Heritage, 2010, Volume 4 Page: 29
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by: Alex Apostolides
Illustrations by: Elizabeth Vair
Western history buffs are, or should
be, familiar with the Salt War of 1877
in El Paso ... what few seem to know
is that there was another small war in
this area, fought for the same purpose.
It happened 23 years before, in 1854,
and it was fought over that same most
modest and common of commodi-
Villain of the piece was none other
than one of El Paso's earliest anglo pio-
neers, James Magoffin.
Magoffin had been successful in the
wagon trade between Santa Fe and
Chihuahua. When Santa Anna passed
restrictive customs laws all but wiping
out the north-south trade, Magoffin
went first to Independence, Missouri,
before settling in El Paso to take ad-
vantage of the traffic going to the Cali-
fornia gold fields.
And he did well. His hacienda was a
magnet for visitors passing through.
He was known far and wide as a gen-
tleman and gracious host. Magoffin
was, in every sense of the word, a pil-
lar of the community.
But problems were arising. El Paso,
then as now, was a point where two cul-
tures met and mingled. And lifeways,
values, differed and often clashed,
making a huge gulf between the old
Hispanic settlers, who'd been there for
more than 300 years, and the johnnies-
come-lately, the westward-ho'ing an-
The Hispanic had a sense of commu-
nity, while the anglo tended to adopt an
every-man-for-himself attitude. That
this inevitably led to clashes can be
taken for granted.
In the case of salt, vast deposits of the
stuff lay to the north. They'd been used
by Hispanic settlers for a couple of cen-
turies, and by the Indians for long be-
fore that. They were a natural resource
and, as such, available to everyone.
That was until the anglo came. 'Private
property' is a sacred word in the anglo-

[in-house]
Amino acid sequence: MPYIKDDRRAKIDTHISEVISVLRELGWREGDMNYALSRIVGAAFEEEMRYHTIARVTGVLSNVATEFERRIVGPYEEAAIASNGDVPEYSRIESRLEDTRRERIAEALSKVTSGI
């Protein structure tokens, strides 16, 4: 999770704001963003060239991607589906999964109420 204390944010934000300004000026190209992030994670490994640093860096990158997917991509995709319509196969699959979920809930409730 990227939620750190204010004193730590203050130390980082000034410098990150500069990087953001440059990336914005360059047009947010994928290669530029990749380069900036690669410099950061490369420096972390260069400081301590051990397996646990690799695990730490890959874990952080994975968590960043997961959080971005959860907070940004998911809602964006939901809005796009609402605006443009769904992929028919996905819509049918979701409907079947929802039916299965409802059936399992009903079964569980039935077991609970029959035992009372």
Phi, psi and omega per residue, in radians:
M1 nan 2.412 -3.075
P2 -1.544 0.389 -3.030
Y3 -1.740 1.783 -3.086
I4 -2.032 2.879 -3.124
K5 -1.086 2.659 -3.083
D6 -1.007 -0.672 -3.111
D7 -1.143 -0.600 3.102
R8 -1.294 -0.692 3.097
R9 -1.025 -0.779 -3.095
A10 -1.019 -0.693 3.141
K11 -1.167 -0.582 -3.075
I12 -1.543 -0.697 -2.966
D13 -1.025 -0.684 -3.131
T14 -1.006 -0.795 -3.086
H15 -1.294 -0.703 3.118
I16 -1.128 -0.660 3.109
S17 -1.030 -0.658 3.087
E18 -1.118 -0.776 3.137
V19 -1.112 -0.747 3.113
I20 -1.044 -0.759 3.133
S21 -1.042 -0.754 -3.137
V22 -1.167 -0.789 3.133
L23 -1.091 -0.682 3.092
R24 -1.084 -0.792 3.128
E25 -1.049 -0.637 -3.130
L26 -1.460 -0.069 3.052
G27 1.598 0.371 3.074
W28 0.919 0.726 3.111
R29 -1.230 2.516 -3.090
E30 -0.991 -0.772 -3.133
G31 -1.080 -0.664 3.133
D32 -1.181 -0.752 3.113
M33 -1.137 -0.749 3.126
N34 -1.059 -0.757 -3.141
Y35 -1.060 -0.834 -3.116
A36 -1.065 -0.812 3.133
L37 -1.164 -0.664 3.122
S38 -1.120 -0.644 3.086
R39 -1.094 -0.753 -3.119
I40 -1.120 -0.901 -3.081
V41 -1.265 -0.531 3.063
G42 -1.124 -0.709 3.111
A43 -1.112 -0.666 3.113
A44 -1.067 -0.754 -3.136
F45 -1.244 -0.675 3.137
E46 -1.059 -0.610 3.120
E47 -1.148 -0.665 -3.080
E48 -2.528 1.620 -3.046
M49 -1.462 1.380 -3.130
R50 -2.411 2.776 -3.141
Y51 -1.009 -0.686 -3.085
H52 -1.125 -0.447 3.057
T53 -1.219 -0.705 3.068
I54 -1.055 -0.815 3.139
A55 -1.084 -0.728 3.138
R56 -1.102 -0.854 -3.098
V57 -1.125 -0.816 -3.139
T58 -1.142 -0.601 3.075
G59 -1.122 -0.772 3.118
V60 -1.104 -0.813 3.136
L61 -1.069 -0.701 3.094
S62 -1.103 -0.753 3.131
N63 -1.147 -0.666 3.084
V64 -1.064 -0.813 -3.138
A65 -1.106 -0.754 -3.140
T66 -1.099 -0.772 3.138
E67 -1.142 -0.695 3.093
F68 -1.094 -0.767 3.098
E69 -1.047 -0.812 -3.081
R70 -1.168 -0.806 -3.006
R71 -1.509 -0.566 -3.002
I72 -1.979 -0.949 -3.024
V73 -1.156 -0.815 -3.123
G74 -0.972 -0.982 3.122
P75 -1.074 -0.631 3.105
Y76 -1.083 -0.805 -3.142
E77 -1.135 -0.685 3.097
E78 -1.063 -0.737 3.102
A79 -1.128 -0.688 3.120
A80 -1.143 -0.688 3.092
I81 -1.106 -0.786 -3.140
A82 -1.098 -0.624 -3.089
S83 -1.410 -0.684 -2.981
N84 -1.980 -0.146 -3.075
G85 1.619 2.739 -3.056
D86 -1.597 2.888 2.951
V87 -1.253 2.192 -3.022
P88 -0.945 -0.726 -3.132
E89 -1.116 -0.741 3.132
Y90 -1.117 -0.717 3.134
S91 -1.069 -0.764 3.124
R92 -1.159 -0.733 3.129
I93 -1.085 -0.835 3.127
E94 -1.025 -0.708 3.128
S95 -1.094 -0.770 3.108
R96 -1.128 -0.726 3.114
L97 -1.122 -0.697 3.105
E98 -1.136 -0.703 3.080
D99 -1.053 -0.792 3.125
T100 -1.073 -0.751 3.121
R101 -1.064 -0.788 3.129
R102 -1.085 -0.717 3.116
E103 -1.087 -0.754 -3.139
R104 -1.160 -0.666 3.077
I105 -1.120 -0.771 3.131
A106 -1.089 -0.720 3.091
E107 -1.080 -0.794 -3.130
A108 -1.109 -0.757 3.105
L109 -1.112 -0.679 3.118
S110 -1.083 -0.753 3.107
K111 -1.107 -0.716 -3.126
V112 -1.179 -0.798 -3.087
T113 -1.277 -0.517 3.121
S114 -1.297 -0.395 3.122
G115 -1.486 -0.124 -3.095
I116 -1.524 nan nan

culture lexicon, and 'private property'
was defined as something you held and
exploited at the expense of everyone
else. If someone else already had it,
you used every means you could, fair
or foul, to get hold of it.
If, better yet, it was Indian ground,
why, sir, nobody owned it, and you
were well justified in taking and mak-
ing something out of it. Lord knows,
those savages had had it for years and
never did a thing with it, and it was
high time somebody with a little git-
So, there was all this free land, loaded
with salt, the salt springs in the San
Andreas mountains. And by August
1852, Magoffin had 'acquired an inter-
est' in the land on the east slope of the
Whether he was a leaseholder or a
property manager is not clear. Just
who got the rights in the first place, or
how, isn't clear either, this was land
used for the common good, open to all
... until the anglo came.
HERITAGE E Volume 4 2010
o .r .h .. . a 3 n
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Texas Historical Foundation. Heritage, 2010, Volume 4, periodical, 2010; Austin, Texas. (texashistory.unt.edu/ark:/67531/metapth254219/m1/29/: accessed July 26, 2017), University of North Texas Libraries, The Portal to Texas History, texashistory.unt.edu; crediting Texas Historical Foundation.